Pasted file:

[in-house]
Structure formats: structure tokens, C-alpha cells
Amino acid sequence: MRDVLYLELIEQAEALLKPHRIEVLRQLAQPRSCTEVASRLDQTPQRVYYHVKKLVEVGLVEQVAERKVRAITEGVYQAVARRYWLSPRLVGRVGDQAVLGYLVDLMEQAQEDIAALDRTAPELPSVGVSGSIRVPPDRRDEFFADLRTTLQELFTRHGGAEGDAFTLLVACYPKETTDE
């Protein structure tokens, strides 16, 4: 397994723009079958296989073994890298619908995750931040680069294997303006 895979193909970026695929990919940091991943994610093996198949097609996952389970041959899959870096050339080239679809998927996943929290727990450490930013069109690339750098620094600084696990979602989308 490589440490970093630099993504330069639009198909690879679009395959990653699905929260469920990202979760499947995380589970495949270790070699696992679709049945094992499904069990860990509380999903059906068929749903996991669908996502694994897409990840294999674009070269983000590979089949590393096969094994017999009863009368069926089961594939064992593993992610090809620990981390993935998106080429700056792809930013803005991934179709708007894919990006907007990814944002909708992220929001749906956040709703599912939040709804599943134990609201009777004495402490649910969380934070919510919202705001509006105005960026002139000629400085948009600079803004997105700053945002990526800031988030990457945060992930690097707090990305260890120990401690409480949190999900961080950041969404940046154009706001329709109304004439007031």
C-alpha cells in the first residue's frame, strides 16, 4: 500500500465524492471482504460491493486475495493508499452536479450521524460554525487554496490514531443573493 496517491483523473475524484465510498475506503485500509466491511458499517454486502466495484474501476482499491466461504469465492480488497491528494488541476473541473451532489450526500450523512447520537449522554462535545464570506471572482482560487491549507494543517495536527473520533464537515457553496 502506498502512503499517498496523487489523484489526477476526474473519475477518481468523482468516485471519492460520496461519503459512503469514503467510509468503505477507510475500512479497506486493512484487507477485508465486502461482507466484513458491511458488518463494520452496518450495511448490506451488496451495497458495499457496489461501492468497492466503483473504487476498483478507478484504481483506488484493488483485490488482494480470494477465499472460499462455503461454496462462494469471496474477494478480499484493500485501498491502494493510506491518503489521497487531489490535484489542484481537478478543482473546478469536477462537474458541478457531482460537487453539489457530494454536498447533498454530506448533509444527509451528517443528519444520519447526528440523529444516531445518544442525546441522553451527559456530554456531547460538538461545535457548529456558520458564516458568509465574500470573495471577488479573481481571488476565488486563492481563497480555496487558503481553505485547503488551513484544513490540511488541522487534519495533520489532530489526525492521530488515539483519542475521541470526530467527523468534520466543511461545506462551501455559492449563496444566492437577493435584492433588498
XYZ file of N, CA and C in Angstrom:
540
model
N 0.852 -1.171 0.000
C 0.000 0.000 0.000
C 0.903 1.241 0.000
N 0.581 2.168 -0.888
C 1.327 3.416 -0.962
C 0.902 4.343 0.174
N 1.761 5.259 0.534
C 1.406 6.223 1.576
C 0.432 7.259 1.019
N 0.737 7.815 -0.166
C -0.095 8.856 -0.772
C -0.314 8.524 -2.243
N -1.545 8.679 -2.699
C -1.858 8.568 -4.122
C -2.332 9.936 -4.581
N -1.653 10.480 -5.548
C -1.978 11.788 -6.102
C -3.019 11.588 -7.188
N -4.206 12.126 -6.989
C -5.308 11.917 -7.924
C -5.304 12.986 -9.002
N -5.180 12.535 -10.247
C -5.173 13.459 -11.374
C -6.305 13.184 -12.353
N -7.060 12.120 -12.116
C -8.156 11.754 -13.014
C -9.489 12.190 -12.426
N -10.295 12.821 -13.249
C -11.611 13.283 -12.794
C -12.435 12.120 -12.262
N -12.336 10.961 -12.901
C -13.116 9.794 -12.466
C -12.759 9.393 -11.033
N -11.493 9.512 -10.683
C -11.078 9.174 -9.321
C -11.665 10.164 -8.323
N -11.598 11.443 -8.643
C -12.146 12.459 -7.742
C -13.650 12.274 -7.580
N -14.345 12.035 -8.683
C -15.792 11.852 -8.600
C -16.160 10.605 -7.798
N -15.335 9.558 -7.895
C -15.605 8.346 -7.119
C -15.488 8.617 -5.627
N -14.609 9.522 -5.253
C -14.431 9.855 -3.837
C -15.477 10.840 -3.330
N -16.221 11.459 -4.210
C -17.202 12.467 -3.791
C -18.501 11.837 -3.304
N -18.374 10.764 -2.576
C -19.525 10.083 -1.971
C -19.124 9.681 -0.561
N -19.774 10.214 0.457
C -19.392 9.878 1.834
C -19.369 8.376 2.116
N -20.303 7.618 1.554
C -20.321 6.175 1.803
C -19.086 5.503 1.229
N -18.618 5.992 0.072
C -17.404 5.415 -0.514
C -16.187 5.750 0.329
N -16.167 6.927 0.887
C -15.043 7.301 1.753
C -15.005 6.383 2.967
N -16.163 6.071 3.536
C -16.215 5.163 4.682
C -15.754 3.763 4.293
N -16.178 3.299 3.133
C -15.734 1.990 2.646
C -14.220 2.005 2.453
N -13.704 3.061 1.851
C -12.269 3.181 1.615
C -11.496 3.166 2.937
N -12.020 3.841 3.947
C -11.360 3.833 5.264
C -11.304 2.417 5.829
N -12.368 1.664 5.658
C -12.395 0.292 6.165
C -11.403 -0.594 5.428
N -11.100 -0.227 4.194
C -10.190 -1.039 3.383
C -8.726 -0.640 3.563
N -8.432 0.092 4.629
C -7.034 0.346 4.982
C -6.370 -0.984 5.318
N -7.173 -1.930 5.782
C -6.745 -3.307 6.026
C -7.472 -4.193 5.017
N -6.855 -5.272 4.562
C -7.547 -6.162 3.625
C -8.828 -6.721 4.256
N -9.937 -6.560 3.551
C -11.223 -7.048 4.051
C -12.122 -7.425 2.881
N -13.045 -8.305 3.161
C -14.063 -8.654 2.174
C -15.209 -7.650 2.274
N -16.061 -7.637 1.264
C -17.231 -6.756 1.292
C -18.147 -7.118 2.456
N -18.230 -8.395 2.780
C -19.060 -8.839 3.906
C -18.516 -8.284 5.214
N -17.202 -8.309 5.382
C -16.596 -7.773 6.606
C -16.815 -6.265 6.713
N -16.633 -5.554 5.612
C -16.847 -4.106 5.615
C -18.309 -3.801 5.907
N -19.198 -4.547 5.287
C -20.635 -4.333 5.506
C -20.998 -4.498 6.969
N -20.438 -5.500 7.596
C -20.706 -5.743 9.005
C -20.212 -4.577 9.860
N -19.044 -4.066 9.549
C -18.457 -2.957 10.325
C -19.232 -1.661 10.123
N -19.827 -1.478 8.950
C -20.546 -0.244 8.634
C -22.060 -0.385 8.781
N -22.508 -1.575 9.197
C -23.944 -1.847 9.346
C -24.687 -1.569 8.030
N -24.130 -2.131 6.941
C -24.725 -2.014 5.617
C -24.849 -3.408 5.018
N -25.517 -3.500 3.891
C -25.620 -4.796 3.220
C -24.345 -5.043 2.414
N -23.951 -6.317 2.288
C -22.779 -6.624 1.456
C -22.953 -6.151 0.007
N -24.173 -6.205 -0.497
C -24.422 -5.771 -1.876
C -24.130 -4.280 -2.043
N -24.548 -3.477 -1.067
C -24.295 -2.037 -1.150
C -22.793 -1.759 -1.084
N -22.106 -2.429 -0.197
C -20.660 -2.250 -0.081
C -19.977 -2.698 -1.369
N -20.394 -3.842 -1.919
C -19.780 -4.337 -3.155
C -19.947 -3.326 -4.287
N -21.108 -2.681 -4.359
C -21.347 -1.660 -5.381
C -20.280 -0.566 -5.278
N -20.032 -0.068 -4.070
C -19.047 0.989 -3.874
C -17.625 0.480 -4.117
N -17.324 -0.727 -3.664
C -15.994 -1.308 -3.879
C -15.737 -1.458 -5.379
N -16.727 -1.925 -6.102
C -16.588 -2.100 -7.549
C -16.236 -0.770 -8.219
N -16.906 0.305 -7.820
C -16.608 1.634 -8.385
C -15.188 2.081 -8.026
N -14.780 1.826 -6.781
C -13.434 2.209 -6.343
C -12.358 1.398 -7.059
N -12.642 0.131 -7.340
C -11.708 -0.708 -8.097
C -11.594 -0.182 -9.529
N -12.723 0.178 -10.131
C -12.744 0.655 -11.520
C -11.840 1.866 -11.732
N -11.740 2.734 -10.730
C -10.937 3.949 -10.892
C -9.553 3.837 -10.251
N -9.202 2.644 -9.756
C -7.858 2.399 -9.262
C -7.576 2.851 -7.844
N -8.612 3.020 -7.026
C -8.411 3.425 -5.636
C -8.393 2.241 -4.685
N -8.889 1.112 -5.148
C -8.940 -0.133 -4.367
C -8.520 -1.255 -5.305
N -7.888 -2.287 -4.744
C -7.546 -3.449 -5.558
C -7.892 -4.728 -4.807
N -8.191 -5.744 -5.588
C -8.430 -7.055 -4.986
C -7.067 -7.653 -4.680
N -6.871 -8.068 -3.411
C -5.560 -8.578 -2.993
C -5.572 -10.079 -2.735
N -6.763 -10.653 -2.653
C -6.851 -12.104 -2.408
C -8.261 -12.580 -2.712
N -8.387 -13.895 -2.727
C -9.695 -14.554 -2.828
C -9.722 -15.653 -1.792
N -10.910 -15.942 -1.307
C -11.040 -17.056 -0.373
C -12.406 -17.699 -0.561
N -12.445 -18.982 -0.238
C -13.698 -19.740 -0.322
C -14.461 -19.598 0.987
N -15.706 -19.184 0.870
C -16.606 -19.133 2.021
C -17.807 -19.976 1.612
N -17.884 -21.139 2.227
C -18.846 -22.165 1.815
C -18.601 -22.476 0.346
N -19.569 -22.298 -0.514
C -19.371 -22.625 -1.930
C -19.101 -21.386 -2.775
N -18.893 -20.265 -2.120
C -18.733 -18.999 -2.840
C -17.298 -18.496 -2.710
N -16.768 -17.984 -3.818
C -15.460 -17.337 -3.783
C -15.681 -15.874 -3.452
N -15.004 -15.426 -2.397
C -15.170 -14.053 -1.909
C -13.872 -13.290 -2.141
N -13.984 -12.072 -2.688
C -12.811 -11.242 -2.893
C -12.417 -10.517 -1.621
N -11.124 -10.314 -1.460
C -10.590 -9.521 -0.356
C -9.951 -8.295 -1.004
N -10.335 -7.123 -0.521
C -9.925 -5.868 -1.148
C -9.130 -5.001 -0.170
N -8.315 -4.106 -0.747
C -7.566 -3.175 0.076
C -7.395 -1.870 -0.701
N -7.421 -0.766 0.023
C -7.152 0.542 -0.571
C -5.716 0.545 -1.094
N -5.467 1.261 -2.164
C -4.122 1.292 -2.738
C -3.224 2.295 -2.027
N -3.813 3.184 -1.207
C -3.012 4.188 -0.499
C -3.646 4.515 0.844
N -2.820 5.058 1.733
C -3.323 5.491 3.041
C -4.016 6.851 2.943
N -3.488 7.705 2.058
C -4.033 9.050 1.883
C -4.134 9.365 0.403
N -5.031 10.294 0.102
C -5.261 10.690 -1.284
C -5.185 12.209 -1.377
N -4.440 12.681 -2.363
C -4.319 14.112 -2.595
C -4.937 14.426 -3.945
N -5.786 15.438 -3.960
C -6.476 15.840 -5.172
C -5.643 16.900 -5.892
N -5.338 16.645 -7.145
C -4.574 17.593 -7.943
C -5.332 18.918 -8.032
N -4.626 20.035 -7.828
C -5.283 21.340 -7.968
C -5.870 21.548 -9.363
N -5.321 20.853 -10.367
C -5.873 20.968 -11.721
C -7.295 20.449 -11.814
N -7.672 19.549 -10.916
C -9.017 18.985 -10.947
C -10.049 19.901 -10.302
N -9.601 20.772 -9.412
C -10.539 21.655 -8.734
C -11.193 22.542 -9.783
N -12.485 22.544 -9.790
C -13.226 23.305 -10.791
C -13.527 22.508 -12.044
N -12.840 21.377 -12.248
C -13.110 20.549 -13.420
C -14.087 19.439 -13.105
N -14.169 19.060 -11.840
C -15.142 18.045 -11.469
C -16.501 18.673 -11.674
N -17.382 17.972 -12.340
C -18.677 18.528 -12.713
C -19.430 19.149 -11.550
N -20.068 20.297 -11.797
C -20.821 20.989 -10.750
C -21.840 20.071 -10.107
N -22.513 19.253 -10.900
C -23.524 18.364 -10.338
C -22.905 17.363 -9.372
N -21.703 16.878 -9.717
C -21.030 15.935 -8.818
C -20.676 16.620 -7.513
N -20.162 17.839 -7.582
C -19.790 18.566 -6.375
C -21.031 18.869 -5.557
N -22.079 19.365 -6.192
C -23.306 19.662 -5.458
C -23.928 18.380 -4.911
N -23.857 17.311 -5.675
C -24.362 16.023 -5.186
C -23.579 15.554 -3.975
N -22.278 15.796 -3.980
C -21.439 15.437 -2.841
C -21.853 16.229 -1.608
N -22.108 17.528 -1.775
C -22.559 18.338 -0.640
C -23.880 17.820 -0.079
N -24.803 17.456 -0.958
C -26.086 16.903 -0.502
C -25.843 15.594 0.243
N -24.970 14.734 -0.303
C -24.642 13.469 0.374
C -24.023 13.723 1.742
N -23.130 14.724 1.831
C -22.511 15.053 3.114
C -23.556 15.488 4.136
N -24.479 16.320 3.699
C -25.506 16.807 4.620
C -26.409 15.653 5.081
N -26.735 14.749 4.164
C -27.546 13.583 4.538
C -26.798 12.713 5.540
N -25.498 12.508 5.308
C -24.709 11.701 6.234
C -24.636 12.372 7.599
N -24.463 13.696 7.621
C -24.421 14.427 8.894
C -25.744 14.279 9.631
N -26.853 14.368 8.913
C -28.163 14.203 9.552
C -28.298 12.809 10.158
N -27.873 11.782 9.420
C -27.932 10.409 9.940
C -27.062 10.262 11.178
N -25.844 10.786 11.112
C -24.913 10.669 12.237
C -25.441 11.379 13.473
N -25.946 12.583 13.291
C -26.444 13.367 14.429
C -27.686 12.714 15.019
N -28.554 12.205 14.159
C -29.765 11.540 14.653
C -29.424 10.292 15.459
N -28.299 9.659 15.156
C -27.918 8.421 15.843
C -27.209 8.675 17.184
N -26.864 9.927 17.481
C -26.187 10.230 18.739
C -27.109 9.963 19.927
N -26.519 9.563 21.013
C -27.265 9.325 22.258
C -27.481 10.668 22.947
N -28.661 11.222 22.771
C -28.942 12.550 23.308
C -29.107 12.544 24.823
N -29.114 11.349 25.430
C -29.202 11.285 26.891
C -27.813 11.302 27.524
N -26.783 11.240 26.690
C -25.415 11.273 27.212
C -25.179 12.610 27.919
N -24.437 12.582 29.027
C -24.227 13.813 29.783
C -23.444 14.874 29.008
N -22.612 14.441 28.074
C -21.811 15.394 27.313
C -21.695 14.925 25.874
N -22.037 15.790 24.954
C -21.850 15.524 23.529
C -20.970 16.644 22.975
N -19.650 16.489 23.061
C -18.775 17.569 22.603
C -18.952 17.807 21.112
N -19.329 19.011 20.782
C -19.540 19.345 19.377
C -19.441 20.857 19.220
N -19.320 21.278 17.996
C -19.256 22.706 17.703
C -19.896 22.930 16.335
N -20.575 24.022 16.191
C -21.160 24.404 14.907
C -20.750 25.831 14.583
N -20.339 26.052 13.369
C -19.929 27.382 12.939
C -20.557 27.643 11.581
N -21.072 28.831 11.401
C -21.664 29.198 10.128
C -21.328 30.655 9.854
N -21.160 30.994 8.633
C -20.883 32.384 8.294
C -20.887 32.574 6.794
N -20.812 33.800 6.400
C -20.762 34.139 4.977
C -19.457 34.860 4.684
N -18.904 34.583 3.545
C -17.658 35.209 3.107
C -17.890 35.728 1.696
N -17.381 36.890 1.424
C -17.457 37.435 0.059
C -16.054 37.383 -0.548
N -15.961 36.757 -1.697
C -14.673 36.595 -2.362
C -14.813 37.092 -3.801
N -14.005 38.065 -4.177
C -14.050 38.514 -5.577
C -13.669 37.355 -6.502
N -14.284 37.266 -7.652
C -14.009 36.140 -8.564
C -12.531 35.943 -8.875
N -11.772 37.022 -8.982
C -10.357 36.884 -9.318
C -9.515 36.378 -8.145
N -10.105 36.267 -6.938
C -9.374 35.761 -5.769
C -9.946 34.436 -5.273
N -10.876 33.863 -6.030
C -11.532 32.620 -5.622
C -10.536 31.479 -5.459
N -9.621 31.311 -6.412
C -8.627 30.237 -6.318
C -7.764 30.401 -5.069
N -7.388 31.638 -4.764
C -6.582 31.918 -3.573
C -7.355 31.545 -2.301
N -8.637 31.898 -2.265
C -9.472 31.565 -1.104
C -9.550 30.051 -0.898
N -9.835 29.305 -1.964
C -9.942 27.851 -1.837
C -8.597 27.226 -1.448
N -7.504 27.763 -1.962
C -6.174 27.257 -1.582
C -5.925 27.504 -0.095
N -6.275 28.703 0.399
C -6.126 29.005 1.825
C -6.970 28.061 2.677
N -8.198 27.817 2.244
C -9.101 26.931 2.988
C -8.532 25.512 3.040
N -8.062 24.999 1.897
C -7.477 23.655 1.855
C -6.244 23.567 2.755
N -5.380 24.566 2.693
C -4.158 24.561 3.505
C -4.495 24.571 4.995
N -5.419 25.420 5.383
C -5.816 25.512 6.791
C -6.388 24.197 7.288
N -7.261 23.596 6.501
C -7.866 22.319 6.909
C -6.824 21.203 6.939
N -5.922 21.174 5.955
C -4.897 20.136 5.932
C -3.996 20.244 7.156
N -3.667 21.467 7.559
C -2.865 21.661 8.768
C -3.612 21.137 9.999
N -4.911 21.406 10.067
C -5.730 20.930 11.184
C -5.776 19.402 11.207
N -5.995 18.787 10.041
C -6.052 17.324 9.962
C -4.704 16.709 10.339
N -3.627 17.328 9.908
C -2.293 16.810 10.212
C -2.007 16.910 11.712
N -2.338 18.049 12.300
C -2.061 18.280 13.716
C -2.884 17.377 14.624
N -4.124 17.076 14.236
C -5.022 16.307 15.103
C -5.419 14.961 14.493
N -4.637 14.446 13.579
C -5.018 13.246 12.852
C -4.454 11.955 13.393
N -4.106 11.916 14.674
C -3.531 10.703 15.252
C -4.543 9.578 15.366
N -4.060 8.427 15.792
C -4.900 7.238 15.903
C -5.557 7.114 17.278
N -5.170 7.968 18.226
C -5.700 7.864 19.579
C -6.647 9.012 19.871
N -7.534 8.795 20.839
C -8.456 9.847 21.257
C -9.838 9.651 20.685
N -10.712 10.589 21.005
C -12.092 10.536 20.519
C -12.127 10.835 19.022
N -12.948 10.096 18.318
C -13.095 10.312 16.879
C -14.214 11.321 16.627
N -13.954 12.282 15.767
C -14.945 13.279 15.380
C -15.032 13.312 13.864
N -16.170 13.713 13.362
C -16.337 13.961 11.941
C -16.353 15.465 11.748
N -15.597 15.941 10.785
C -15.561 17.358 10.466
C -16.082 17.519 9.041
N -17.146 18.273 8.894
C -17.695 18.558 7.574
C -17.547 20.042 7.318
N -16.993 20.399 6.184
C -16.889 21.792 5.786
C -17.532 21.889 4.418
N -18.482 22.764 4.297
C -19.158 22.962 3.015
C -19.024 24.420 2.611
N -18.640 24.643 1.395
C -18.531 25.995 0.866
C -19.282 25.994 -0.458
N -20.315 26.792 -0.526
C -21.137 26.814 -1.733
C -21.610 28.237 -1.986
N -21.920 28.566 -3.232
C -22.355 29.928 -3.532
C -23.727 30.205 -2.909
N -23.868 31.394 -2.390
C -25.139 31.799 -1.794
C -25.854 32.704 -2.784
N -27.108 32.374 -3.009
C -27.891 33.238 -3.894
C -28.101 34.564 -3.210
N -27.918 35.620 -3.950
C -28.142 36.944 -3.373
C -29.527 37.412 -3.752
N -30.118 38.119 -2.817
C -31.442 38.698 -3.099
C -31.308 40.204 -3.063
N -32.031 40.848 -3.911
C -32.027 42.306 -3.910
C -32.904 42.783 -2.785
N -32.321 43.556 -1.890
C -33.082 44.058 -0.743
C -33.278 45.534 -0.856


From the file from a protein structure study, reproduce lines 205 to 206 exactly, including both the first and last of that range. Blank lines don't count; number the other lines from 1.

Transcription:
C -9.695 -14.554 -2.828
C -9.722 -15.653 -1.792